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How Long Is the Turnaround Time for a Farmhouse Ale?

A photo of Our Mutual Friend Sahti farmhouse ale being poured into a glass

Photography courtesy of John A. Paradiso | Hop Culture

Hall says the yeast takes about three to four days to ferment, then they crash it, and anything going into bottles gets bottle-conditioned while they force-carbonate the kegs.

Chodkowski says that time is your friend with these beers, saying this can turn into a two-month-long process before packaging.

“As long as you’re giving your yeast plenty of time, and even giving a few days after, it’ll be good,” he says. “Then you definitely want to bottle and keg-condition. The refermentation in bottle and keg really kicks up those awesome yeast characteristics; if you aren’t doing that, it’ll fall flat.”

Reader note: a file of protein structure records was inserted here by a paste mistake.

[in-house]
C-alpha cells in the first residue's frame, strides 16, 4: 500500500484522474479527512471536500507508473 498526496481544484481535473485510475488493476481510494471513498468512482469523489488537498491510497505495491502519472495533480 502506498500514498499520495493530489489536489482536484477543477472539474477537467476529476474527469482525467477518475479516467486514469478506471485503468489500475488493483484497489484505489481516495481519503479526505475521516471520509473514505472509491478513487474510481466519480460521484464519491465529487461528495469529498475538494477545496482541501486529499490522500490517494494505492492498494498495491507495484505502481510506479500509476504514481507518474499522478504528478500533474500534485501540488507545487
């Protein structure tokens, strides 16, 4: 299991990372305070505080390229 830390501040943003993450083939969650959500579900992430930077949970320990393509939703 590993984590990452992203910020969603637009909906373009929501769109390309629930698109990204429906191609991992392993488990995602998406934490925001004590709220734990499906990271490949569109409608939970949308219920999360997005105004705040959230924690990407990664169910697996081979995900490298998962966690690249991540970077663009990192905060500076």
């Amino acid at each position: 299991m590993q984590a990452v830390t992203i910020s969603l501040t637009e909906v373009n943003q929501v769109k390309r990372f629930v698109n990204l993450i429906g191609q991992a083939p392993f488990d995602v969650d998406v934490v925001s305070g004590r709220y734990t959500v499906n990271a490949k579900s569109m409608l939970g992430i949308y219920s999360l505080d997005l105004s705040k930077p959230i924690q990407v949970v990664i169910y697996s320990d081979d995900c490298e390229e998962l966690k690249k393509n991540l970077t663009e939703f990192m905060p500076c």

Anderson explains that he’s experimented with temperatures, sometimes knocking out at sixty-eight and letting it free rise into the low seventies. Once it drops four degrees Plato, he lets it go.

“Once it’s done, I drop the yeast and let it crash, then I let it sit at ambient temp and transfer to barrels from there,” Anderson says. “Usually, I send the finished beer to a holding tank and send to barrels which are purged, and it could take around four to eight weeks to get the flavors we’re shooting for, depending on the barrel.”

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Three Examples of a Great Farmhouse Ale

A photo of Our Mutual Friend (OMF) Weirding Way and Sahti farmhouse ales side-by-side

Photography courtesy of John A. Paradiso | Hop Culture